Prof. Veronica Guerrieri, who studies labor markets and financial market frictions at Chicago Booth, has received the Carlo Alberto Medal, given every two years to the top Italian economist younger than 40.
The award, which recognizes outstanding research in economics, is given by Collegio Carlo Alberto, a foundation in Torino, Italy dedicated to advancing research and education in the social sciences.
In announcing the award, the foundation highlighted the words of scholars who nominated Guerrieri: “Veronica is a broad-ranging economist who has contributed significantly to our understanding of labor markets both at the micro and at the macro level.” Moreover, “her current research on financial frictions, liquidity traps and flights to quality are major contributions to the literature in the wake of the recent crisis and are impacting policy at top policy institutions.”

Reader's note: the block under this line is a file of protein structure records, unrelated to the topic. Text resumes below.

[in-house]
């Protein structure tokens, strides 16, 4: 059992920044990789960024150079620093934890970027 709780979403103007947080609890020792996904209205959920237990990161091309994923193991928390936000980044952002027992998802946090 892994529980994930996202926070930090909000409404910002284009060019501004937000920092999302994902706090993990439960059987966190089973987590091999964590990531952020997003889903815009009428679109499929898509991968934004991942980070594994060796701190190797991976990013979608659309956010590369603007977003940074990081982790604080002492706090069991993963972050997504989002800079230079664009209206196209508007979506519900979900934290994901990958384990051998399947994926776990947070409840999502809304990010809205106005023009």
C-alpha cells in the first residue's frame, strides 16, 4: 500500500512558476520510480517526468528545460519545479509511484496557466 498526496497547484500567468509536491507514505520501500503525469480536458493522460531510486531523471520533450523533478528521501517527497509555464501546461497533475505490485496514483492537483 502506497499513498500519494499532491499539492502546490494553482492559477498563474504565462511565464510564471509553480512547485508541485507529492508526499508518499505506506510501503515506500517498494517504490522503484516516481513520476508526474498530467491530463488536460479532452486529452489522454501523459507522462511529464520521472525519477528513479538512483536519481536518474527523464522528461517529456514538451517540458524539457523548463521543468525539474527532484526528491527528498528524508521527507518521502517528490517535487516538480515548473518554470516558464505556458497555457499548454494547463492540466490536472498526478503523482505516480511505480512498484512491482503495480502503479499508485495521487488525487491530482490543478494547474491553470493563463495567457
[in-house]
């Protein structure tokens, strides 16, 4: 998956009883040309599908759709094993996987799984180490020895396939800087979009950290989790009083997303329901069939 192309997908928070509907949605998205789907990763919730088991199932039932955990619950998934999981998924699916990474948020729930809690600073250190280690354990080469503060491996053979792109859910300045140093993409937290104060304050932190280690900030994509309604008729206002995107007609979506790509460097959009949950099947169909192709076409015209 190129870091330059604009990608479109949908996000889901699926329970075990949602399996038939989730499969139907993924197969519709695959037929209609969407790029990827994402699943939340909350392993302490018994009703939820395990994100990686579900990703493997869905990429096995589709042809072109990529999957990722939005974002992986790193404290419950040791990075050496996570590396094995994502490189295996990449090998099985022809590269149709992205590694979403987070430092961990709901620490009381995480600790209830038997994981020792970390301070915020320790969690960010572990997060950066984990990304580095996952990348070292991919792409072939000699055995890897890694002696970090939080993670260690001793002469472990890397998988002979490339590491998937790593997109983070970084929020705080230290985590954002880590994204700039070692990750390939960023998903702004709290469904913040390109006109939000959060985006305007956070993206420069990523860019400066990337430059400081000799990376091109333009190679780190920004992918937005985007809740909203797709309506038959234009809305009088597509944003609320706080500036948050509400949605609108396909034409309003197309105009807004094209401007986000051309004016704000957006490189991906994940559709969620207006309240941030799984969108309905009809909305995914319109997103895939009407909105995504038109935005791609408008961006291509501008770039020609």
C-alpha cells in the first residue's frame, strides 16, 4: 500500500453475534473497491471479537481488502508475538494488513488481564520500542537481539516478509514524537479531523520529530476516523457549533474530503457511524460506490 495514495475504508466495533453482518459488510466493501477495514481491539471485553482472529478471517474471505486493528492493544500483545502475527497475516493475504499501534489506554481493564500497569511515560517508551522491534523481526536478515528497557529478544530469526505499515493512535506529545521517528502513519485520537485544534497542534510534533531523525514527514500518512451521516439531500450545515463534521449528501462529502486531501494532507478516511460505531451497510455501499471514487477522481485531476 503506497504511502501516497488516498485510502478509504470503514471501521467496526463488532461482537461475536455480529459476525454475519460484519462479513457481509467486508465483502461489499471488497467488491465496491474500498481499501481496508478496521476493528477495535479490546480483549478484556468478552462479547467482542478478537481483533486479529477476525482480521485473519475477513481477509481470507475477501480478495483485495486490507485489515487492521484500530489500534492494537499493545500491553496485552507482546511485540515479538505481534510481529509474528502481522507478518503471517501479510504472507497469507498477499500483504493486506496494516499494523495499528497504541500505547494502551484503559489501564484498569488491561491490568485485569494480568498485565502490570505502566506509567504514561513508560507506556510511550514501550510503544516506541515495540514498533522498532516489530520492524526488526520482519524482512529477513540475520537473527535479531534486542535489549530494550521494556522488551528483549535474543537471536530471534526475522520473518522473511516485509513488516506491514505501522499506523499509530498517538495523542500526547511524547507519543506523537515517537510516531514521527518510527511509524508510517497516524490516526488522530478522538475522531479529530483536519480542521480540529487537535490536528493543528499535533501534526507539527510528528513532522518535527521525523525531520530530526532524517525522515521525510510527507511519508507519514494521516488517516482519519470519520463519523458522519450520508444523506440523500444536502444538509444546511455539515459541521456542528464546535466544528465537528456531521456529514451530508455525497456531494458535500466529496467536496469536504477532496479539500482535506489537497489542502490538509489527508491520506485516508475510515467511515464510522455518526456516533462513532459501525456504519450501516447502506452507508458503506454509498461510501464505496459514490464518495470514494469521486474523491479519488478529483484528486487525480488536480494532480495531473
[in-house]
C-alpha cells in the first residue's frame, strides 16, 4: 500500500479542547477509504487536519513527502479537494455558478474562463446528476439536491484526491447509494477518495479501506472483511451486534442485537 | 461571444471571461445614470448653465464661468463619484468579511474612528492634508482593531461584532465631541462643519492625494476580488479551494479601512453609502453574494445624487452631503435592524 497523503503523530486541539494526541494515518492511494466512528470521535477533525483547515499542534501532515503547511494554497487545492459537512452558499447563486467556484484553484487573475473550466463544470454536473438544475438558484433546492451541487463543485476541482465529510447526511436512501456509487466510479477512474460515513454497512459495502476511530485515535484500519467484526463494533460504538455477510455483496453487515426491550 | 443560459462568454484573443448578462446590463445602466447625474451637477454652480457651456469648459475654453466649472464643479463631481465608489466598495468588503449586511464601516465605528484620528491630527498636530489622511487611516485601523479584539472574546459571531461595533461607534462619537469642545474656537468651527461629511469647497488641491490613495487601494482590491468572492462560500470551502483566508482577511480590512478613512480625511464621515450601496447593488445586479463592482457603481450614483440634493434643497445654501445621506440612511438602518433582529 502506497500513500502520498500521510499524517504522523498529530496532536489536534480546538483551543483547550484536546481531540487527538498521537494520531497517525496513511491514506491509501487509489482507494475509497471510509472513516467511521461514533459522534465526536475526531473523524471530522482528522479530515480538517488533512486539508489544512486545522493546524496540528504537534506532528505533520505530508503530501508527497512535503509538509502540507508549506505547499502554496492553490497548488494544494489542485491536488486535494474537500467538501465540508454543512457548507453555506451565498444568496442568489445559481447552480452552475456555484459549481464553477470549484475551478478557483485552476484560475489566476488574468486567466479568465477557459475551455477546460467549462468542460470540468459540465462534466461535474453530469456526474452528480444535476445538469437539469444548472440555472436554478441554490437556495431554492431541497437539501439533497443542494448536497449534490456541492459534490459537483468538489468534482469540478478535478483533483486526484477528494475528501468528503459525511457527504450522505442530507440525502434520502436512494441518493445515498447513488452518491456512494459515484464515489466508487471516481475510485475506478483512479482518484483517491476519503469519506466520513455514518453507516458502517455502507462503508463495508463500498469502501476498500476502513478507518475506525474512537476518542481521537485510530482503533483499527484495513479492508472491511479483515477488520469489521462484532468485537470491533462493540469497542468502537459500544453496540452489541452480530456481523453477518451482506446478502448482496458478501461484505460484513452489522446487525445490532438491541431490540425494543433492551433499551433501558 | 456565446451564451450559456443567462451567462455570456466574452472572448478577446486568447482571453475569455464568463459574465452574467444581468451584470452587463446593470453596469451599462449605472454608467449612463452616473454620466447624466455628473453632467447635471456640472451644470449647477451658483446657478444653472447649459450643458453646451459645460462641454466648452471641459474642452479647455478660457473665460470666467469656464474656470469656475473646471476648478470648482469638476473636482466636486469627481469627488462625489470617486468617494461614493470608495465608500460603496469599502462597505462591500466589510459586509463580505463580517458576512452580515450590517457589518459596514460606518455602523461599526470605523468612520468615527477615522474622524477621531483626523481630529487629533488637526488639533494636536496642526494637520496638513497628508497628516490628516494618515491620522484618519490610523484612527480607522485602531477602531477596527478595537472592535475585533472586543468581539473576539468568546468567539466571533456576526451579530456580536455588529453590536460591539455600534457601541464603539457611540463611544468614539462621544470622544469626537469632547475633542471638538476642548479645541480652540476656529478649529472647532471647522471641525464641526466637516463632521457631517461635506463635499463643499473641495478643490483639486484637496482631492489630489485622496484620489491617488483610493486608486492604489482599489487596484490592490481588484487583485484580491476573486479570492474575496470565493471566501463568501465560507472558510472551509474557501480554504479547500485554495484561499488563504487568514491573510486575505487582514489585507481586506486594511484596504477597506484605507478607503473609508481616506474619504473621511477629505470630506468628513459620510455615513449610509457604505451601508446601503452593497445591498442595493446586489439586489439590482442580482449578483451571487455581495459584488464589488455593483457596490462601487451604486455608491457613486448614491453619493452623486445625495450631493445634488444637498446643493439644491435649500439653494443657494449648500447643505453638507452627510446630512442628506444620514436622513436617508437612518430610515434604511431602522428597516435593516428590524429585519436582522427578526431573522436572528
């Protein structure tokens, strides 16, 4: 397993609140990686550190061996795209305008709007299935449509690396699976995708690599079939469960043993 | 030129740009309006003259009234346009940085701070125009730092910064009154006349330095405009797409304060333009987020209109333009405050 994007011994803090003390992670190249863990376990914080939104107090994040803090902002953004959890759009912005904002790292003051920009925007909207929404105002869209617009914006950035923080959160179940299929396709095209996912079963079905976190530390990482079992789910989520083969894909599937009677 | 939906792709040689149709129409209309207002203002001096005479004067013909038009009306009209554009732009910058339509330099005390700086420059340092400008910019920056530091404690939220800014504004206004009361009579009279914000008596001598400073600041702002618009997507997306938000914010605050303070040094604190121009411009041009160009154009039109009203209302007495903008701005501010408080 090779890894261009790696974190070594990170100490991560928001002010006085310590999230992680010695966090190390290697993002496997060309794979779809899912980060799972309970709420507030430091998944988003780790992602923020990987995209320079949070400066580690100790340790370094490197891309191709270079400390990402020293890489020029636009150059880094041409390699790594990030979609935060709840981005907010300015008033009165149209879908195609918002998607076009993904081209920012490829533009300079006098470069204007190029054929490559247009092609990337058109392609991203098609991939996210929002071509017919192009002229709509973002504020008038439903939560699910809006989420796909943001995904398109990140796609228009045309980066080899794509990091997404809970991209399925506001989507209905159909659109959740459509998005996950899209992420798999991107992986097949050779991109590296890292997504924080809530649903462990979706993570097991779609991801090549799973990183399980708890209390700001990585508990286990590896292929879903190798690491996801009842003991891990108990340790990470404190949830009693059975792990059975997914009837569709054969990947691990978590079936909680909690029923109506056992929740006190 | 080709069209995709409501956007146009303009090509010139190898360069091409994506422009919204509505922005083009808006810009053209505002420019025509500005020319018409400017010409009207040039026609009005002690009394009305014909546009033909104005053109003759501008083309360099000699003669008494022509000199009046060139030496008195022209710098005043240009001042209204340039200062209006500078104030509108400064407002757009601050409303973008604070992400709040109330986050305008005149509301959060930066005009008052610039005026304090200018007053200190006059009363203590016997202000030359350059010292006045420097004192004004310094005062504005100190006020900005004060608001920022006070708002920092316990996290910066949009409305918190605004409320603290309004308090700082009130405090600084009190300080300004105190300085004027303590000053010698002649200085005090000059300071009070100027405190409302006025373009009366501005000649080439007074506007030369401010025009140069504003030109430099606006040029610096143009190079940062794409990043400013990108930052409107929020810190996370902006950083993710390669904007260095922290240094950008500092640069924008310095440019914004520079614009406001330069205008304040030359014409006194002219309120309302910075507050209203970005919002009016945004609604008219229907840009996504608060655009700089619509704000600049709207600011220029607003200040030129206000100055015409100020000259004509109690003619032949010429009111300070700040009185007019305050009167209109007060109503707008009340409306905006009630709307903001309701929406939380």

Guerrieri’s scholarly writing includes “Fund Managers, Career Concerns and Asset Price Volatility,” with Peter Kondor, published in American Economic Review in 2012, and “Inefficient Unemployment Dynamics under Asymmetric Information,” published in the Journal of Political Economy in 2008.
Guerrieri was named an Alfred P. Sloan Research Fellow in 2011, and she received the Excellence Award in Global Economic Affairs from the Kiel Institute for the World Economy in 2010. She twice received the Excellence in Refereeing Award from the American Economic Review.
She is associate editor of the American Economic Review and Theoretical Economics, and a faculty research associate in the National Bureau of Economic Research’s program on Economic Fluctuations and Growth.
At Chicago Booth, Guerrieri teaches MBA and PhD courses in macroeconomics.
She joined the Booth faculty in 2006, after receiving a PhD in economics from MIT. Guerrieri received bachelor’s and master’s degrees from Bocconi University in Italy, where she was born.
She will be presented with the award at the Collegio Carlo Alberto in the fall, and will deliver the Carlo Alberto Medal Lecture and become an honorary fellow of the Collegio.